At the third installment of Aaron Kemp's triumphal singles-meets-Hollywood showdown JCafeLA, the "Zohan" is in the house. Kemp has rounded up sponsor support from nearly every young Jewish group in town and designated this party to celebrate Israel's 60th. Kemp has already proven he knows how to draw a crowd: start with his several-thousand name e-mail listserv, Aaron's Tent, for the guest list, add a swanky Elton John-has-been-here location in Beverly Hills, and get a big movie studio to throw in exclusive clips of Adam Sandler in his new mojo-role as Zohan. All that's left to do is mix a few cocktails and it's no wonder why, in this atmosphere, several JCafeLA couples are headed down the aisle. Sun. 7-10 p.m. $15-$20. Paperfish, 345 N. Maple Drive, Beverly Hills. For tickets, visit http://www.JCafeLA.com.
MON | JUNE 30
In 1908, New York City Police Commissioner Bingham famously stated that half the city's crimes were committed by Jews. The New York Jewish community was outraged and Bingham quickly retracted his statement, citing incorrect figures; however, the commissioner was not entirely off the mark. Ron Arons, a nationally renowned scholar, writes in the "The Jews of Sing Sing" that thousands of Jewish criminals did time "up the River," including a few notorious gangsters, minor offenders and the only civilians to be executed for treason, Julius and Ethel Rosenberg. Arons' fascinating research into the history of Jews incarcerated at Sing Sing began with the discovery that his own great-grandfather spent four years at the infamous prison. Arons will discuss his book and the genealogical approach he used to dig up the true stories of Jewish anti-mensches in a lecture sponsored by the Jewish Genealogical Society of Los Angeles and the Jewish Community Library of Los Angeles. Mon. 7:30 p.m. Free. Jewish Community Library, 6505 Wilshire Blvd., Los Angeles. R.S.V.P. required, (323) 761-8644.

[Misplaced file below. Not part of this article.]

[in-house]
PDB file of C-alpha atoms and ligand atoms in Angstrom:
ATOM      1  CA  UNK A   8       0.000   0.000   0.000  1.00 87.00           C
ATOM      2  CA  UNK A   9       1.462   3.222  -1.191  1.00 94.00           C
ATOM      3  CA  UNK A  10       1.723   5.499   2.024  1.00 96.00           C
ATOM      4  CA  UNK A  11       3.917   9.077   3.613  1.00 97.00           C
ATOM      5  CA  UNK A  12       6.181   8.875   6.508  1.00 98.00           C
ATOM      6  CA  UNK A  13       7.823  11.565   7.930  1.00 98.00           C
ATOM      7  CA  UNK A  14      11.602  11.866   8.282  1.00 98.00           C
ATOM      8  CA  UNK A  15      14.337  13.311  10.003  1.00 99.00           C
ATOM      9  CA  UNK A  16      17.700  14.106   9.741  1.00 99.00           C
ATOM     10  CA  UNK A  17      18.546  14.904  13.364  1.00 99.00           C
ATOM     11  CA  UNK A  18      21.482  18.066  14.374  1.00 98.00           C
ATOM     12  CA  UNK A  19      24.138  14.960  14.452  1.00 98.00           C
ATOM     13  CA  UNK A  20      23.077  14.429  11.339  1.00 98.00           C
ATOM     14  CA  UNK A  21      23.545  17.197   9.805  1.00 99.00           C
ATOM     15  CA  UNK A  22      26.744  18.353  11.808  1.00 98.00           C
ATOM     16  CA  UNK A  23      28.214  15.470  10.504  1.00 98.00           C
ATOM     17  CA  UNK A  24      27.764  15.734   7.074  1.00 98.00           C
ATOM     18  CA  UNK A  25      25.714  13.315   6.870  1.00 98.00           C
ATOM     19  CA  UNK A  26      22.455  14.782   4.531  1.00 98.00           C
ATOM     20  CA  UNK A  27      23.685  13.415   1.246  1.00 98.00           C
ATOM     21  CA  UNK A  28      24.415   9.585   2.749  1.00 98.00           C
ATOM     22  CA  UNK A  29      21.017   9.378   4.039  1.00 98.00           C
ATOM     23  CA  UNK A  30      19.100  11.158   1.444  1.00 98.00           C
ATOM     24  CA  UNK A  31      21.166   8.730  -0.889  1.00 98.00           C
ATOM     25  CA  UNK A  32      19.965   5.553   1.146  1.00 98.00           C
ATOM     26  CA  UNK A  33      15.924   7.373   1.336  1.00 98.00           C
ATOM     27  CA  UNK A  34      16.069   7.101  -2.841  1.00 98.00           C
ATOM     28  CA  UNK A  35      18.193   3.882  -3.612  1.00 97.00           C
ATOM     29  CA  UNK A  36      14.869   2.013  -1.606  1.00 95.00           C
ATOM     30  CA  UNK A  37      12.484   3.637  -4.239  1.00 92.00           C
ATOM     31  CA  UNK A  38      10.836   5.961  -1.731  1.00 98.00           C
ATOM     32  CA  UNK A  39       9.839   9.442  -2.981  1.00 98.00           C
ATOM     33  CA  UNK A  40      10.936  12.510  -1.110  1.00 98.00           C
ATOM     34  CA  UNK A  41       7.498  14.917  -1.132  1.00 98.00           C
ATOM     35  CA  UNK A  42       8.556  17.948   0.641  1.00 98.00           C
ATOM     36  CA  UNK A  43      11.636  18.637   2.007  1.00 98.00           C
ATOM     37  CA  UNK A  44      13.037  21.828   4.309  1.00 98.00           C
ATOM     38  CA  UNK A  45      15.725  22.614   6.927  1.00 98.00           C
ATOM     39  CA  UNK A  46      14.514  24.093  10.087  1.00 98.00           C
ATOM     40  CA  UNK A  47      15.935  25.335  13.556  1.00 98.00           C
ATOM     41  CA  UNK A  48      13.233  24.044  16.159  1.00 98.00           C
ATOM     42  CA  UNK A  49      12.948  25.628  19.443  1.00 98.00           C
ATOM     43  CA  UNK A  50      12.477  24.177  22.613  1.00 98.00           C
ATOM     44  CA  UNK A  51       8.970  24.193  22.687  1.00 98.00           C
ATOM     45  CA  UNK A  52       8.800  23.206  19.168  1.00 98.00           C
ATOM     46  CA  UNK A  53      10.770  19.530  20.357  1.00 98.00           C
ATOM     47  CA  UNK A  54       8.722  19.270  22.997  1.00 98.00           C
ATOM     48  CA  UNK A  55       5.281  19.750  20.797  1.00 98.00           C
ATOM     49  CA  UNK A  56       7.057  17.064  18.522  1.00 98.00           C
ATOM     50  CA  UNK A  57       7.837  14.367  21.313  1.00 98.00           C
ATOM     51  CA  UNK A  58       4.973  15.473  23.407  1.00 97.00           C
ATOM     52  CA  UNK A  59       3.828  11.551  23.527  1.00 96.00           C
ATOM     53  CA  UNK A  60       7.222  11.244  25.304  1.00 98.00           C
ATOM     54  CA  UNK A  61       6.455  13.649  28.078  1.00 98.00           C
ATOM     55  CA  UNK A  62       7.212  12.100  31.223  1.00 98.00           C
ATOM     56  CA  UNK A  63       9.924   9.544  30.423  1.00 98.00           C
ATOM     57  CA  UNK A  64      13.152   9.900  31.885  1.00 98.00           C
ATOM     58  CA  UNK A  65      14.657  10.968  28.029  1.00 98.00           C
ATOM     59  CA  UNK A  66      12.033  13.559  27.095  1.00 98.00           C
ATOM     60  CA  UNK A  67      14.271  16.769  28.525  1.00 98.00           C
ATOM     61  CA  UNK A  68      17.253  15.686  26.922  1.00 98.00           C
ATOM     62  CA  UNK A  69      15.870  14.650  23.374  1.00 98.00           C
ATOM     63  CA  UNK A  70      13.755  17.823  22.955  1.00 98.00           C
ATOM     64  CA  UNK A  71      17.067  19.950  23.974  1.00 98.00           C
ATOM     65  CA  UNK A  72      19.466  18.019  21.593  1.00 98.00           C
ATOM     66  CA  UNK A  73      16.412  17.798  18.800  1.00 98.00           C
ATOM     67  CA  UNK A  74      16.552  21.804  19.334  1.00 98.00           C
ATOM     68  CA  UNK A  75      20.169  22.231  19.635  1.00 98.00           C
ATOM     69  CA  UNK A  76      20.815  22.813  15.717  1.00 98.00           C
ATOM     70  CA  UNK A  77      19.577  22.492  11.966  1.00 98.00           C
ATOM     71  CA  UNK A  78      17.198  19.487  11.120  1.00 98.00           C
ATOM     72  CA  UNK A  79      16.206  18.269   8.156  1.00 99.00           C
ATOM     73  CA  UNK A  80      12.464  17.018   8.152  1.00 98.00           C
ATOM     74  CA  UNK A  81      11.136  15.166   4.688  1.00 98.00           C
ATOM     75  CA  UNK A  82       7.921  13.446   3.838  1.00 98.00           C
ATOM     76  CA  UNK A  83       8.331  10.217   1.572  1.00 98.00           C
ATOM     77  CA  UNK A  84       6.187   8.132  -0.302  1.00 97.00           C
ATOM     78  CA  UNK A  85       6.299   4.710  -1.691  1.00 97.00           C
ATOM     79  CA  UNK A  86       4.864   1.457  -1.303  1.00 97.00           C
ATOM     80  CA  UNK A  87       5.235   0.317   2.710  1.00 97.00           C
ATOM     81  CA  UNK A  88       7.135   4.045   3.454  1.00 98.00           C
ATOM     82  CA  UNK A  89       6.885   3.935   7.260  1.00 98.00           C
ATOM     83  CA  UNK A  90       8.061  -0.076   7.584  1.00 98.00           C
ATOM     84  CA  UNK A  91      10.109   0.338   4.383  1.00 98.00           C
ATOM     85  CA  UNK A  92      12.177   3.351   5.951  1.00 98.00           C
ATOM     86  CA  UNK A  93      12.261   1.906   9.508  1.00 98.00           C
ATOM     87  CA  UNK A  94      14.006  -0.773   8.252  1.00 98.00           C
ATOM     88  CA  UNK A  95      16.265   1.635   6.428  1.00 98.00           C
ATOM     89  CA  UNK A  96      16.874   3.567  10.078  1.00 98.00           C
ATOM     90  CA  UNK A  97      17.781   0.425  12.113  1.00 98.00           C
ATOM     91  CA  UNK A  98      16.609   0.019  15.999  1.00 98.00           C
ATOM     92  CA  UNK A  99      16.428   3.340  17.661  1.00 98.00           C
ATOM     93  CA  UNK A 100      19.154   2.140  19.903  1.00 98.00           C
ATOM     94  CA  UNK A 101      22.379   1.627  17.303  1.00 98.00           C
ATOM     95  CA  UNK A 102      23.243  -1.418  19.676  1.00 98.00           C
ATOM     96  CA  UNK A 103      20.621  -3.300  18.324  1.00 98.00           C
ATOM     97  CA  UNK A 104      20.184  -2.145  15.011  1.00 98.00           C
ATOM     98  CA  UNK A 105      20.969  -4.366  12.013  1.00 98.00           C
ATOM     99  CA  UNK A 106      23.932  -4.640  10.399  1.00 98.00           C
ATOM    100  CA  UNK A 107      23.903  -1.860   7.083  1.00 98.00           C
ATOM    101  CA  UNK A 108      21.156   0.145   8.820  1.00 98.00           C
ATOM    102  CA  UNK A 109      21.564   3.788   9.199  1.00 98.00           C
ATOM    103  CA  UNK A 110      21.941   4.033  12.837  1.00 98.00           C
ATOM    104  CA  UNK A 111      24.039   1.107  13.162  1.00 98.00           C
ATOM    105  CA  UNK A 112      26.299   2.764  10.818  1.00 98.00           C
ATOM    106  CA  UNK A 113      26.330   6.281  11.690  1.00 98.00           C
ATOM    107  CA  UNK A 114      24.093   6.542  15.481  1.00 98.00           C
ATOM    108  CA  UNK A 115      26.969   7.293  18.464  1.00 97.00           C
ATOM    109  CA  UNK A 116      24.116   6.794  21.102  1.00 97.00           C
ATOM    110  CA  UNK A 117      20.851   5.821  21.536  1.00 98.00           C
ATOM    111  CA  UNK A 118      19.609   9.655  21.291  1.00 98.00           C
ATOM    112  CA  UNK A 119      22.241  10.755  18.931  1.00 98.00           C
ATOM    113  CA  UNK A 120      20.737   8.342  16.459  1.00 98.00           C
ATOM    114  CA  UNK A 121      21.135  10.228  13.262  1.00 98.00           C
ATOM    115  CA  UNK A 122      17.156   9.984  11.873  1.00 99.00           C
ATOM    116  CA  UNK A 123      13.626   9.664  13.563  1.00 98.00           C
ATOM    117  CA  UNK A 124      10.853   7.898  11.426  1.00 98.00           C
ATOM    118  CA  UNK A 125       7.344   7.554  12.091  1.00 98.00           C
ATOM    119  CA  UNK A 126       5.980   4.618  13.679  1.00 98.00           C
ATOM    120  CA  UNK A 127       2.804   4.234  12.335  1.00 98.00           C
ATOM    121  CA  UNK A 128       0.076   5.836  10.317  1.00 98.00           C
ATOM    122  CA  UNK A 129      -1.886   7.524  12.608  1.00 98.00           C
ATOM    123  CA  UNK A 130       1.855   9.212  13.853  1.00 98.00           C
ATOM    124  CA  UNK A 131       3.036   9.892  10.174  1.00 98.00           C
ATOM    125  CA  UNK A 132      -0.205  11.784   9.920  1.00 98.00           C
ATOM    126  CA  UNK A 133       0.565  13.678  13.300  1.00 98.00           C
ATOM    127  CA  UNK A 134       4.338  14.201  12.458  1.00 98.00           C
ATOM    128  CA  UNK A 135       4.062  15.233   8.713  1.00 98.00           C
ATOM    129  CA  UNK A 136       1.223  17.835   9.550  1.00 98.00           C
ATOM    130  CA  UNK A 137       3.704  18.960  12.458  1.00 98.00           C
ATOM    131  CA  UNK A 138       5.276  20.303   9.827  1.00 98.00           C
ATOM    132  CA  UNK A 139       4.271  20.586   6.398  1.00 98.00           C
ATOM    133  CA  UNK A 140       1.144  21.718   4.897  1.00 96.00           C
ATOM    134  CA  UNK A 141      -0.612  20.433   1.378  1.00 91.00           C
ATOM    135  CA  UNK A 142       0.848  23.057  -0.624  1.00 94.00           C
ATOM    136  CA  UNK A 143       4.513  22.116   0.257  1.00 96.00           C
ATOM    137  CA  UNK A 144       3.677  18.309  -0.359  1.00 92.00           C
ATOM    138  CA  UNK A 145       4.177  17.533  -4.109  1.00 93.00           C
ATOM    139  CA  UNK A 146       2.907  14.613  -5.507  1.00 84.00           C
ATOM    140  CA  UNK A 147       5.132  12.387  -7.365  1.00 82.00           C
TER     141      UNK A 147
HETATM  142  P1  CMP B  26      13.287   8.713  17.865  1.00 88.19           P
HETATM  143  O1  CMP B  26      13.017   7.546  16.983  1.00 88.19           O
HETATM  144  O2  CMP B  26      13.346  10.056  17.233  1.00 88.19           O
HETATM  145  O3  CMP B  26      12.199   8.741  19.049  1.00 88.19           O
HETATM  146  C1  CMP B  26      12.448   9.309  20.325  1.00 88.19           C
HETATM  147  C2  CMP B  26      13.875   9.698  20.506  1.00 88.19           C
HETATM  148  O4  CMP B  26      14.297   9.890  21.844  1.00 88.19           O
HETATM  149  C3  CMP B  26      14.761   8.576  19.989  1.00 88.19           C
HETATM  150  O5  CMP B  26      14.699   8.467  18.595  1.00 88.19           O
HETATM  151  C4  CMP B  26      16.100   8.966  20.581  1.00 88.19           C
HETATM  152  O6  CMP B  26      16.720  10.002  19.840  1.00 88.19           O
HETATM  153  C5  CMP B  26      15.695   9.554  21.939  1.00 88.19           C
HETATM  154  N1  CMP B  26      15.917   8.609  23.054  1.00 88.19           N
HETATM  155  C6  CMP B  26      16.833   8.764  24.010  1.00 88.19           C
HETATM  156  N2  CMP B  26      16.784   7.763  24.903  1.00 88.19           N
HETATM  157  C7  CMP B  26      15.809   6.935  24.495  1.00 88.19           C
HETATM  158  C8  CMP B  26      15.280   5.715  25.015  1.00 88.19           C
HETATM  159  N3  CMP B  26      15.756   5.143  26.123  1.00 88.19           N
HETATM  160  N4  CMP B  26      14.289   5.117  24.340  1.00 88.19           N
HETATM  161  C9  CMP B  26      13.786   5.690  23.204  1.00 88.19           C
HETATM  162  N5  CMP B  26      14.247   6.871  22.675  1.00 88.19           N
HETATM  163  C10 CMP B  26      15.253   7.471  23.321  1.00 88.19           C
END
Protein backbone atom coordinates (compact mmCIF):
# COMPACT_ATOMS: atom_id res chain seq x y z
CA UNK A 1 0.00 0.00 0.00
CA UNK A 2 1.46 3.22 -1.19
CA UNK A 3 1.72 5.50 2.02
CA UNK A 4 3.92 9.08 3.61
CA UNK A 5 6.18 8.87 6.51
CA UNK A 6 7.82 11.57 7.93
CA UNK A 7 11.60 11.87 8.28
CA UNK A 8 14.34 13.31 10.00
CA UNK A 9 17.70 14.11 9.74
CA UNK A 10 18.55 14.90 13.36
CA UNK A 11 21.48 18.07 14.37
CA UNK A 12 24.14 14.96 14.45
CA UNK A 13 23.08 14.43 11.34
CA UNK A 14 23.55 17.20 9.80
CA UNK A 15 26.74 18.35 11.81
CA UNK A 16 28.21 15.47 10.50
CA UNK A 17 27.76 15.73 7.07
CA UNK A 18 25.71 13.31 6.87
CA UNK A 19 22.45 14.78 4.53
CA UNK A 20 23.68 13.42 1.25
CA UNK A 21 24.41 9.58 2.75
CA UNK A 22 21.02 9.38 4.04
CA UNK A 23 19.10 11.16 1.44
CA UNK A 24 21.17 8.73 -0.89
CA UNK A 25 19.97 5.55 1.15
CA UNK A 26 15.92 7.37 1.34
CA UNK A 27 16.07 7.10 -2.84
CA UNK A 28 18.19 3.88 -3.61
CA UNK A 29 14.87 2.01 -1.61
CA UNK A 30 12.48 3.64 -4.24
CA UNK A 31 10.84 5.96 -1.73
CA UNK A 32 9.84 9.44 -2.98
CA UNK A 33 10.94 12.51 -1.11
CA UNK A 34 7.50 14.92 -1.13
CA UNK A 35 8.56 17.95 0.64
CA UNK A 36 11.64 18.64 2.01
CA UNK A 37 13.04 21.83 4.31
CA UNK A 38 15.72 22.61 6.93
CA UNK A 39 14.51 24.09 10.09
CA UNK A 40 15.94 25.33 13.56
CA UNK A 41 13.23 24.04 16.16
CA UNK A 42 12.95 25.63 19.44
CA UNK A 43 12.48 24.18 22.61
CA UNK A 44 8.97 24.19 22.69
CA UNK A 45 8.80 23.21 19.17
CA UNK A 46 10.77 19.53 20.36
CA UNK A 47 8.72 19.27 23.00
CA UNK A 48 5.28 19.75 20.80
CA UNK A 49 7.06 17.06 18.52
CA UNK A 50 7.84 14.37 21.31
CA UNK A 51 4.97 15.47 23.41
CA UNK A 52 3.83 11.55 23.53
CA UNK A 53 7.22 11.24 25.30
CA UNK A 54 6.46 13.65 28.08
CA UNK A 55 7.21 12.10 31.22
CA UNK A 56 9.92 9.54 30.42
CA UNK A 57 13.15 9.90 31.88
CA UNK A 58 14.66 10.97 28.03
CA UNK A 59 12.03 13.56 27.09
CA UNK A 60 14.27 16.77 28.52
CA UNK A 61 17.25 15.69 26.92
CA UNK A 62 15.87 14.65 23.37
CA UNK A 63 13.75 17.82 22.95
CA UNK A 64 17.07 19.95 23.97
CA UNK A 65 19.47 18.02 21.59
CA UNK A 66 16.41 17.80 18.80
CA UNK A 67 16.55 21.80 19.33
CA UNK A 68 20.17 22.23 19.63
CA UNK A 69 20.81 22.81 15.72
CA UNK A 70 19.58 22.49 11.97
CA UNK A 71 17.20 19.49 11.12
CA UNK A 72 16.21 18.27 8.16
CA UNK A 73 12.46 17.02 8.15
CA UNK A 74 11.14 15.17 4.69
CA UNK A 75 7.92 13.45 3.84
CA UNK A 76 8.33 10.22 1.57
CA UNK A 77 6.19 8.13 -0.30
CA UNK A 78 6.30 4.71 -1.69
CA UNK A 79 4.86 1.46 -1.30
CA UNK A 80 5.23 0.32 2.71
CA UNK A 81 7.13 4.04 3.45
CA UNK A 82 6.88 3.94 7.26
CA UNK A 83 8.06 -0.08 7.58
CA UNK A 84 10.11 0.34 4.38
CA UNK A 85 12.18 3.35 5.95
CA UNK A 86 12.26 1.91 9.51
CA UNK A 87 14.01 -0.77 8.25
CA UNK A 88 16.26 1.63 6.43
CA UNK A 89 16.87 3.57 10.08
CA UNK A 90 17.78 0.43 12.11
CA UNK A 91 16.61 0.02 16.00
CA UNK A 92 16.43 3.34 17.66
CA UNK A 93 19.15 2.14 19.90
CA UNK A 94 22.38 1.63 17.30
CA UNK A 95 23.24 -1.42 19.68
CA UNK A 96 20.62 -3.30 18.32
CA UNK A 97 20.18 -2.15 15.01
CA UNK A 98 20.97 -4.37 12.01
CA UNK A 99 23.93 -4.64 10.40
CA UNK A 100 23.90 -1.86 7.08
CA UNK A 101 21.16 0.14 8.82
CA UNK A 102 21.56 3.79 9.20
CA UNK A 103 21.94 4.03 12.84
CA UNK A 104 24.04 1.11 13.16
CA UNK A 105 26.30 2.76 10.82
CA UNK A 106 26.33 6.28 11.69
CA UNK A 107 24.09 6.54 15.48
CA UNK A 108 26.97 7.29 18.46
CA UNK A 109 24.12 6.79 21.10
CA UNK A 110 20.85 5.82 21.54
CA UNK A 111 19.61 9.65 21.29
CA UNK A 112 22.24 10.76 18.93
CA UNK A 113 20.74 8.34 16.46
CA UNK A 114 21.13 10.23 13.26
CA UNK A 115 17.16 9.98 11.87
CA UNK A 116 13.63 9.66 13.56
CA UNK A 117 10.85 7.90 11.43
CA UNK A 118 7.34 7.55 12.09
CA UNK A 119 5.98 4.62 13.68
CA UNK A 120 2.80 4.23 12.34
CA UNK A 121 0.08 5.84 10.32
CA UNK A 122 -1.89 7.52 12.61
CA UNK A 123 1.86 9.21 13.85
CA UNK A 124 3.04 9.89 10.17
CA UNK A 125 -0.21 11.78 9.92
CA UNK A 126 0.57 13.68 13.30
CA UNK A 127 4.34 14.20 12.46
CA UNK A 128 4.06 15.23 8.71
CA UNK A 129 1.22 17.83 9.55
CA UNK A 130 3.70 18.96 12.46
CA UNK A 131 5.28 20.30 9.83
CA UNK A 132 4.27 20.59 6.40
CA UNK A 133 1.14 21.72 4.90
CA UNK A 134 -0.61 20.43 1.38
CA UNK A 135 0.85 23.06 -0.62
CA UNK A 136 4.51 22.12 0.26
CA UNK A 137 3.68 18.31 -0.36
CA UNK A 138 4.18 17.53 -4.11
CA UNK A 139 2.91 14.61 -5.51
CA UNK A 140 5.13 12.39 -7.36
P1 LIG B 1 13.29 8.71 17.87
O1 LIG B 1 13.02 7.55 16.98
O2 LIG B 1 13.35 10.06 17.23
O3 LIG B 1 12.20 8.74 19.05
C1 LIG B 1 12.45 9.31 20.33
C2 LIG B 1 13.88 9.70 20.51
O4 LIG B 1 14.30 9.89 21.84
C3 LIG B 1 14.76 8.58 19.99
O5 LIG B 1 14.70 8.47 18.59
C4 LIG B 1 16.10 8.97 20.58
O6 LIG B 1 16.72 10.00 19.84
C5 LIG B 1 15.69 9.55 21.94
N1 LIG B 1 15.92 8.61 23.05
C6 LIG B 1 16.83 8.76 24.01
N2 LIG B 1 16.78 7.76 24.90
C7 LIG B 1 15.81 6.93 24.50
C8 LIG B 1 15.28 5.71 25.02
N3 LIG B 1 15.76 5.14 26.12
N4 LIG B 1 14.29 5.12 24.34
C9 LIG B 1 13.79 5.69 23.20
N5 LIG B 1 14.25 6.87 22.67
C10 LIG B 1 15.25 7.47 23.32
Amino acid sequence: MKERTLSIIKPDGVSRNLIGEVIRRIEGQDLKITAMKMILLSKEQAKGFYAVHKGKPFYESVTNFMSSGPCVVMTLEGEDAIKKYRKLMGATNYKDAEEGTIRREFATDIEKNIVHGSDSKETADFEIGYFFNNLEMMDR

Jews have long been accused of having a virtual monopoly in Hollywood. Meet one of the men who contributed to this flattering/offensive stereotype. Walter Mirisch is the embodiment of the American dream, having risen through the ranks of Tinseltown from a lowly movie theater usher to one of the greatest producers of our time. In his recently published autobiography, "I Thought We Were Making Movies, Not History," Mirisch relays what went on behind the scenes of the movie industry once the director yelled "cut." What cinema enthusiast's career would be complete without having seen the dust rise from the ground as cowboys roamed wild in "The Magnificent Seven" or singing along to "Tradition" while vicariously living the shtetl life in "Fiddler on the Roof"? Come and meet the man who spent most of his life behind the camera as he discusses the virtues and vices of Hollywood. 8 p.m. Free. The Wine Bar at The Landmark, 10850 W. Pico Blvd., Los Angeles. (310) 474-6291.